Amnesty International got its start almost exactly 30 years ago, when a British lawyer read about a pair of Portuguese students who toasted liberty and got seven years in jail for their exuberance. Now thousands of volunteers worldwide write letters of protest in hopes of freeing political prisoners and improving human rights generally. At Second City's annual Amnesty benefit tonight, But Seriously, Folks, big-time alum Tim Kazurinsky joins the casts of the various Second City ensembles for a night of comedy. Things get under way at 7:30 at 1608 N. Wells; tickets are $30. Call 427-2060.

Tuesday 4

Dennis Wolfberg is a former South Bronx schoolteacher who blew off the gig for the less rewarding but more secure life of the stand-up comedian. (He also has a degree in clinical psychology from Queens College--"a school that ranks academically with the American Bartenders Institute.") His teaching years fuel his comedy: "The school had its own coroner. The school newspaper had an obituary column." But it's his bug-eyed mien and baroque diction that have kept him working on TV and touring over the past decade. Wolfberg headlines at the new Chaplin's comedy club, 2844 N. Broadway, tonight through Saturday. Show times are 8:30 tonight through Thursday, 8 and 10:30 Friday and Saturday. Tickets are $5 during the week, $12 weekends. Call 871-1717 for details.

Wednesday 5

It's one of those literary days: Those who admire the delicate analyses of nature purveyed by Georgia O'Keeffe or the vastly influential work of her photographer-exhibitor husband Alfred Stieglitz should check out author Benita Eisler, in town for a few days to promote her new book, O'Keeffe and Steiglitz: An American Romance. Eisler, a pungent social critic who also wrote the well-received Class Act: America's Last Dirty Secret and Private Lives: Men and Women of the Fifties, will be signing copies of her new book at the Art Institute bookstore, Michigan at Adams, today at noon. The book is $29.95; call 443-3600 for more info. Tomorrow Eisler will read and discuss her book at Barbara's Bookstore, 3130 N. Broadway, at 7:30 PM. That's free too; call 477-0411.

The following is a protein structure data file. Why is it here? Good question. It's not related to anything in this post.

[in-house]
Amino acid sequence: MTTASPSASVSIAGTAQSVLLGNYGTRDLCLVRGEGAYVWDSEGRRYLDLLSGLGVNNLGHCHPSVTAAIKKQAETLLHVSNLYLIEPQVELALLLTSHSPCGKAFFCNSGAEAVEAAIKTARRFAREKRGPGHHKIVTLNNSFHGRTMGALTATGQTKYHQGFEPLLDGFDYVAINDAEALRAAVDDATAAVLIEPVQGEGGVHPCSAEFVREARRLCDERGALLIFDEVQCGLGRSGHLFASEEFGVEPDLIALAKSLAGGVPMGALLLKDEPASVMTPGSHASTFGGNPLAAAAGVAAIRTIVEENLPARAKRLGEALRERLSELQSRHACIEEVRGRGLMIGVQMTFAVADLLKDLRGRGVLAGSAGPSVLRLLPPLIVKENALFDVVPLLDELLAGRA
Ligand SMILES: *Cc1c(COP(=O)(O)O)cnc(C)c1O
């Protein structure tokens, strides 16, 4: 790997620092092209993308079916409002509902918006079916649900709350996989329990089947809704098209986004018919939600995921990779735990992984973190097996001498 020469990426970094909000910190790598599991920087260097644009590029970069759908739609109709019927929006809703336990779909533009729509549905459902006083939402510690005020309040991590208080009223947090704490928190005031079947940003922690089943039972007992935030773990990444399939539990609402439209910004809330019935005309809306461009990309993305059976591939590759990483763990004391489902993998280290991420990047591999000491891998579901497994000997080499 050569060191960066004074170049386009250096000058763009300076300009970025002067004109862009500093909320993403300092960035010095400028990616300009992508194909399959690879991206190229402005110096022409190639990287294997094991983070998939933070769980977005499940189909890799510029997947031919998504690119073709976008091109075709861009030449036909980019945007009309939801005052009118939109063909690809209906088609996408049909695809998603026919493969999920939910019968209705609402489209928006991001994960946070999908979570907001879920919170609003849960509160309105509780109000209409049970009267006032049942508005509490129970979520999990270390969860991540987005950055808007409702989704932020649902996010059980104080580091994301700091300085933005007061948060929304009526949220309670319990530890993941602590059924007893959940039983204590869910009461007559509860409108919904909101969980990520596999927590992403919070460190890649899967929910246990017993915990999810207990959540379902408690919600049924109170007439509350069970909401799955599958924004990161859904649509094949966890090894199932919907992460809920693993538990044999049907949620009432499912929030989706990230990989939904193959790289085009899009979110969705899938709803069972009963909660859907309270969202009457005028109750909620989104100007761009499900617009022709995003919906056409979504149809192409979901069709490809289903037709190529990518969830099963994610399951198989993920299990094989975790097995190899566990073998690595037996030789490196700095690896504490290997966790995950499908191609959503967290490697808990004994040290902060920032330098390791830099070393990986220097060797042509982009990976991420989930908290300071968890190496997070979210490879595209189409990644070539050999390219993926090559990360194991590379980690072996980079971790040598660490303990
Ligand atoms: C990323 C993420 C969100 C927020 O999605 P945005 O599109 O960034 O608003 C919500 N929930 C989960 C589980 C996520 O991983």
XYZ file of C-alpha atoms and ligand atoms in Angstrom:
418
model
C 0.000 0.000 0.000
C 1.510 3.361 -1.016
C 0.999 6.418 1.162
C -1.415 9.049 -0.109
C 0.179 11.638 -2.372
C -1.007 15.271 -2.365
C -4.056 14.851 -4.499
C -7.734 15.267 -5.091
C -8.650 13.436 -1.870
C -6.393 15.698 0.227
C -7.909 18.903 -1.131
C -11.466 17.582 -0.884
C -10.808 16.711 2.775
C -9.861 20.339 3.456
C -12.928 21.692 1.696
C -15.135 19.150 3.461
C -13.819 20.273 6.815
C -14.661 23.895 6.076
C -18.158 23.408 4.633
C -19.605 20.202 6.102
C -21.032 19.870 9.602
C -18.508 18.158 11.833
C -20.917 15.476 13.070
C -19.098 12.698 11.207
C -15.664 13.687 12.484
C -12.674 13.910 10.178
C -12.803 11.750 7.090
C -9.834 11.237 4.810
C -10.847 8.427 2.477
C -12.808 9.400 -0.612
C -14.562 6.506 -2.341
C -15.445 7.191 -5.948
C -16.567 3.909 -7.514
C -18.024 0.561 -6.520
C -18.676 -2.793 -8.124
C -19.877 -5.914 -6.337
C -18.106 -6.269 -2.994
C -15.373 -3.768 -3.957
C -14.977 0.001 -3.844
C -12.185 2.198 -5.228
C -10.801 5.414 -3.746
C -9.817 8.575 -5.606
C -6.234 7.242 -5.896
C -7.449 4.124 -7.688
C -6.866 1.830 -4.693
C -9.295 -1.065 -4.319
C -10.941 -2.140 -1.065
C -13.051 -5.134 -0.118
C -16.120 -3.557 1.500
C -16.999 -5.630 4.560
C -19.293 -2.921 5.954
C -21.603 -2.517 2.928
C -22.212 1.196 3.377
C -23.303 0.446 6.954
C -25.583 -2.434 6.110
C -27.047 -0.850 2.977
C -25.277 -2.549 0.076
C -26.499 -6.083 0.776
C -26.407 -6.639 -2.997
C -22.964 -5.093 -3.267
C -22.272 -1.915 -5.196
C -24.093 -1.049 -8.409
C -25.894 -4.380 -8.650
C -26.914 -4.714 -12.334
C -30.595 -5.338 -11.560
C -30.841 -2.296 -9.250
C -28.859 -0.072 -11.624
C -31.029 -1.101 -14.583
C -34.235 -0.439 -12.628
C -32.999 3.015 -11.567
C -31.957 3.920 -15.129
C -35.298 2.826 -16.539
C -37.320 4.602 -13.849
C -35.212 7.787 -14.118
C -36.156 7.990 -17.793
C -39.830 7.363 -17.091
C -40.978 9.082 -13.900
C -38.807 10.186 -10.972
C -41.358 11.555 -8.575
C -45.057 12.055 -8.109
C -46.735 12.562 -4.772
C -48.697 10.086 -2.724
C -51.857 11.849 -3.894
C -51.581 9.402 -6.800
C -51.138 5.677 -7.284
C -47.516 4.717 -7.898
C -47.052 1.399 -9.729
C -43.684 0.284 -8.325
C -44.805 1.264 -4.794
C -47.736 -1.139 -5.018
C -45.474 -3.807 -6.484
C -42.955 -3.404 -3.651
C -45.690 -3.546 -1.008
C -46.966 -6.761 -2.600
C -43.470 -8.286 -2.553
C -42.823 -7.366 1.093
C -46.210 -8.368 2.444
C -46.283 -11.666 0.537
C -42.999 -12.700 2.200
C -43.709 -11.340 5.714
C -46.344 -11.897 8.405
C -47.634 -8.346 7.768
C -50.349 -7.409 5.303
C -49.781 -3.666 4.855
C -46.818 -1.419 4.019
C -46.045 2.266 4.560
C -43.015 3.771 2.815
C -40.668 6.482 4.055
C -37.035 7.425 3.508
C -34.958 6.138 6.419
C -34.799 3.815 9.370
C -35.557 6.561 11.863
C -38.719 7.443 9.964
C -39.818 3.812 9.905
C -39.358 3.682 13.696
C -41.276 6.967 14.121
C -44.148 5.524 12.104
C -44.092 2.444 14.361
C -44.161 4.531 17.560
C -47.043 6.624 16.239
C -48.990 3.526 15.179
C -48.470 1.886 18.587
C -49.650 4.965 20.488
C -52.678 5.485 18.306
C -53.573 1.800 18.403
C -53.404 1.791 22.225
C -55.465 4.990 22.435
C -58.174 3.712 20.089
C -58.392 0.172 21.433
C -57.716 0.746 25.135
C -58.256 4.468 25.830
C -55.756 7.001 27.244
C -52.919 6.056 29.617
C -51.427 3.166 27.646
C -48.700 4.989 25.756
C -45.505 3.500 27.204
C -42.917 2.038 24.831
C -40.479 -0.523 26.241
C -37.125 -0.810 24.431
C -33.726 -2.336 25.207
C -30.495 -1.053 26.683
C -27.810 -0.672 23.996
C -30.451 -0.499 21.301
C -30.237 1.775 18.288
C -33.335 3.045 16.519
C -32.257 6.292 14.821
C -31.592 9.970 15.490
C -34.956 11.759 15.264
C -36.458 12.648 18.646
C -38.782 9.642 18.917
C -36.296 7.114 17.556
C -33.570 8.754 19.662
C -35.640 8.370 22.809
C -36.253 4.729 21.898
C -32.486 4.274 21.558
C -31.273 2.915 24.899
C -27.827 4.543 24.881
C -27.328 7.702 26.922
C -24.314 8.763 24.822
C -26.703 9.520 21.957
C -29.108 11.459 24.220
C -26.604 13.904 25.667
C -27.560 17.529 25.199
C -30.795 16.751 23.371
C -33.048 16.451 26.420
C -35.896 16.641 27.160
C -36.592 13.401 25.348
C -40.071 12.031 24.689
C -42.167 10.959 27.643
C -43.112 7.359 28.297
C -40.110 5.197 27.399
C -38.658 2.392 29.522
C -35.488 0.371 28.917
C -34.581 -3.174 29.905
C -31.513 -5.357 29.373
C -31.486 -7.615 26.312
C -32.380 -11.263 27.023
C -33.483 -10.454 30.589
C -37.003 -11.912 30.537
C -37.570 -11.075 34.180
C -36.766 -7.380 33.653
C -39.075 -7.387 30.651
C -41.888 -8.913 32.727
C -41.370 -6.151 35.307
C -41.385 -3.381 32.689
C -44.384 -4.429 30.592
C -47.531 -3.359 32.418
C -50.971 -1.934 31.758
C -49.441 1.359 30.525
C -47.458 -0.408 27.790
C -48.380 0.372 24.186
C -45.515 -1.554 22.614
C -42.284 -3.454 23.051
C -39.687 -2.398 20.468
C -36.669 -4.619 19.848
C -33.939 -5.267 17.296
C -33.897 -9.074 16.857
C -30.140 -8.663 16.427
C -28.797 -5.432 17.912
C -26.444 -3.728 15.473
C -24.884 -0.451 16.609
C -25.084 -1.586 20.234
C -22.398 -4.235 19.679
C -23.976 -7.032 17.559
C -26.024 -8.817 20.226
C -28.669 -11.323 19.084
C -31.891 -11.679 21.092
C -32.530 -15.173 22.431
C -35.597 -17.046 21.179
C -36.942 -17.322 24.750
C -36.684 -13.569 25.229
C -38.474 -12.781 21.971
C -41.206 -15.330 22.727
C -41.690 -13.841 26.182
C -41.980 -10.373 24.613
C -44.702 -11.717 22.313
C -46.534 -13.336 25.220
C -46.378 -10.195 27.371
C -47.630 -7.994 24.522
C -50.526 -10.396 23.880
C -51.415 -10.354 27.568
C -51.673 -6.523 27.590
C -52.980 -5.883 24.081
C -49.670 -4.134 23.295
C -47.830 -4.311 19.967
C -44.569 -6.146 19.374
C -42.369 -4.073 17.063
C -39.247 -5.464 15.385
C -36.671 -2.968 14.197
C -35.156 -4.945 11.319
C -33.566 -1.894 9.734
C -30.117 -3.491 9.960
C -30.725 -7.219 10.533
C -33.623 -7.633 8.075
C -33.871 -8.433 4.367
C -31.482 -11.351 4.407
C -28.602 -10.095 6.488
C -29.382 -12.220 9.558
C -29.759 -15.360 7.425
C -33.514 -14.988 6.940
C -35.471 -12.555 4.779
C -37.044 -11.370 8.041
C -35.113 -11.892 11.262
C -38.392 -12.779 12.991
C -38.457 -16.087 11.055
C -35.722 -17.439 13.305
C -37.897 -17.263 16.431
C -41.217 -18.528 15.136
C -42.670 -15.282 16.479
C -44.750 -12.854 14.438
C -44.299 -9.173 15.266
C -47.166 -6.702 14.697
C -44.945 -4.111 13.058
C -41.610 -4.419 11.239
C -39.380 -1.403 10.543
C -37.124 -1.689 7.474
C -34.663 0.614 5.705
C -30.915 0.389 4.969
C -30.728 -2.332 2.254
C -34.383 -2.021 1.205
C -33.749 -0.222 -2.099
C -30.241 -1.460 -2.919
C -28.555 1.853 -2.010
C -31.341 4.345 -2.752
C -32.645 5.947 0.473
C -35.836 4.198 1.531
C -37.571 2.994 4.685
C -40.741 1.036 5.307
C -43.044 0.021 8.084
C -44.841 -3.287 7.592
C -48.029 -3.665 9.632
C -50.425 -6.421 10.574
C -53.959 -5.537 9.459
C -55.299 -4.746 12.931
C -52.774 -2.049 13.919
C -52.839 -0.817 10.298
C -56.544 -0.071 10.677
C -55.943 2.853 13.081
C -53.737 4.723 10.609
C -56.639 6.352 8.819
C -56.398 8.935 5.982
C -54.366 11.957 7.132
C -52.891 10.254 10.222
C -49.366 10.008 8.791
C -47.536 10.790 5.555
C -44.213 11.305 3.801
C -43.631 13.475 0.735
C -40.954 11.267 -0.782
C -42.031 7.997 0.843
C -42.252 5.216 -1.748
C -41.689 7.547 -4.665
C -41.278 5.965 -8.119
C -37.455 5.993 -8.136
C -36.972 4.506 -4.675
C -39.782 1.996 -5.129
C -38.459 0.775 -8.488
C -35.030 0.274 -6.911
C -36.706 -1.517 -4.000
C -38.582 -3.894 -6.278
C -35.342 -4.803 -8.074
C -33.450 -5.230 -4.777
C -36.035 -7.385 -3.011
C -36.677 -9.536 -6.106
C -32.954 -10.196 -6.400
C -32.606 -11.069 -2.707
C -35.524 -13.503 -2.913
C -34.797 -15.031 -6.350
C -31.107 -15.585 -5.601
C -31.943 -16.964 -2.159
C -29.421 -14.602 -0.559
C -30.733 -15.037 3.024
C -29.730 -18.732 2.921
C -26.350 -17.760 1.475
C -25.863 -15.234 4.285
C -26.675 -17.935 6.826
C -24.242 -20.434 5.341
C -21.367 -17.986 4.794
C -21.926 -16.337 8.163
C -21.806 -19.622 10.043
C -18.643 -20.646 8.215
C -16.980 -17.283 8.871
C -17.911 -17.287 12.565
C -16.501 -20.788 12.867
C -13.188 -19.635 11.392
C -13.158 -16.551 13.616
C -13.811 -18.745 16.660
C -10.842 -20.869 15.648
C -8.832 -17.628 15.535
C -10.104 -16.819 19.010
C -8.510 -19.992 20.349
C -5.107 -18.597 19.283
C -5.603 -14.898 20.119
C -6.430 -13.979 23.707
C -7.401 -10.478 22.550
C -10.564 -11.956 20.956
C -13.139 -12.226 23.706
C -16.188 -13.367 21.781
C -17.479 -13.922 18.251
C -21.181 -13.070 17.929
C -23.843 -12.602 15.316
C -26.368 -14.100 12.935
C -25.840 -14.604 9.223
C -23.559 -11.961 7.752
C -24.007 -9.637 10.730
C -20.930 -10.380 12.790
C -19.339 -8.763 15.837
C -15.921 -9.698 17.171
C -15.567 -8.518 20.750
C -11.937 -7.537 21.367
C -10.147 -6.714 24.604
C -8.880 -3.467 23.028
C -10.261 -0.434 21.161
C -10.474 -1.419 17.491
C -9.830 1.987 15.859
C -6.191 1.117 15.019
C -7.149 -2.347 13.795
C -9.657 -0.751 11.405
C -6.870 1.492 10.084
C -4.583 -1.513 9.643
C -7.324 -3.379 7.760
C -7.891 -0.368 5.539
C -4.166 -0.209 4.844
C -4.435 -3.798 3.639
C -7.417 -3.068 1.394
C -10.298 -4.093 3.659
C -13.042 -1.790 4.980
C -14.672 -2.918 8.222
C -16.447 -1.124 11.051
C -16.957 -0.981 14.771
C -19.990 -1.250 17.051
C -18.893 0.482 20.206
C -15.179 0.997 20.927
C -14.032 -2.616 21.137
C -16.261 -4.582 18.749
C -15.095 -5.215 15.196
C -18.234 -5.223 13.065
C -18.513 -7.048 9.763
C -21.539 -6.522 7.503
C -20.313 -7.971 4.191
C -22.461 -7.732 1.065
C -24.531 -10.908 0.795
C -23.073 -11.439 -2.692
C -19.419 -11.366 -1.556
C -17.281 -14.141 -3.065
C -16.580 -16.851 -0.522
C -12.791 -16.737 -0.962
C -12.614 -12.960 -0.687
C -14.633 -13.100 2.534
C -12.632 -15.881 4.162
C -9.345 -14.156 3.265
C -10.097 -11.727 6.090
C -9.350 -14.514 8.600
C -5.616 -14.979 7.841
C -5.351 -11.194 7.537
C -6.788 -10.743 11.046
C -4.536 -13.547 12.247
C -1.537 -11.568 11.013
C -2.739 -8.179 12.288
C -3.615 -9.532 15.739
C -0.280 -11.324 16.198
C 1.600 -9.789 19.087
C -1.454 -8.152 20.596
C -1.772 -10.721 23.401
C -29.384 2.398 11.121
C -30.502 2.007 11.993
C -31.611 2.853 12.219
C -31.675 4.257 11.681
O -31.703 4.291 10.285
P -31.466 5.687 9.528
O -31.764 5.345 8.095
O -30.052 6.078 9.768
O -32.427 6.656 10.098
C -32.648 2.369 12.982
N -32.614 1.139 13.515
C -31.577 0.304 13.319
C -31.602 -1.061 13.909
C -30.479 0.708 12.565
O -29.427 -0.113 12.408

Calvin Trillin, gourmand, raconteur, New Yorker staff writer, and famous recipient of pay "in the low three figures" for his weekly Nation column, will spin tales tonight at the annual Institute of Psychoanalysis education-fund benefit dinner. The 60-year-old institute is Chicago's center for psychoanalytic study, boasting a variety of social-service and mental-health programs and one of the largest psychoanalytic libraries in the world. The dinner is in the grand ballroom of the Hotel Inter-Continental, 505 N. Michigan. Cocktails are at 6, dinner's at 7; Trillin rocks the house at 8:30. Tickets are $175. Call 726-6300.

Thursday 6

How to recreate therapeutically: canoe. The department of Therapeutic Recreation at Rush-Presbyterian-Saint Luke's, along with the Rehabilitation Institute of Chicago, are sponsoring the daylong Canoeing Is for Everyone Workshop as a way of showing that the sport can be accessible to the handicapped. But you don't have to be disabled to participate; bring a partner or they'll pair you with one, along with an instructor. The cost is $15, which includes a pizza lunch. The hour-long sessions run continuously between 10 and 6 at the Rainbow Fleet Boat House in Burnham Harbor just south of the Adler Planetarium. Register at 942-4239.

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More by Bill Wyman

Agenda Teaser

Galleries & Museums
Bisa Butler: Portraits Art Institute of Chicago
November 16
Performing Arts
April 30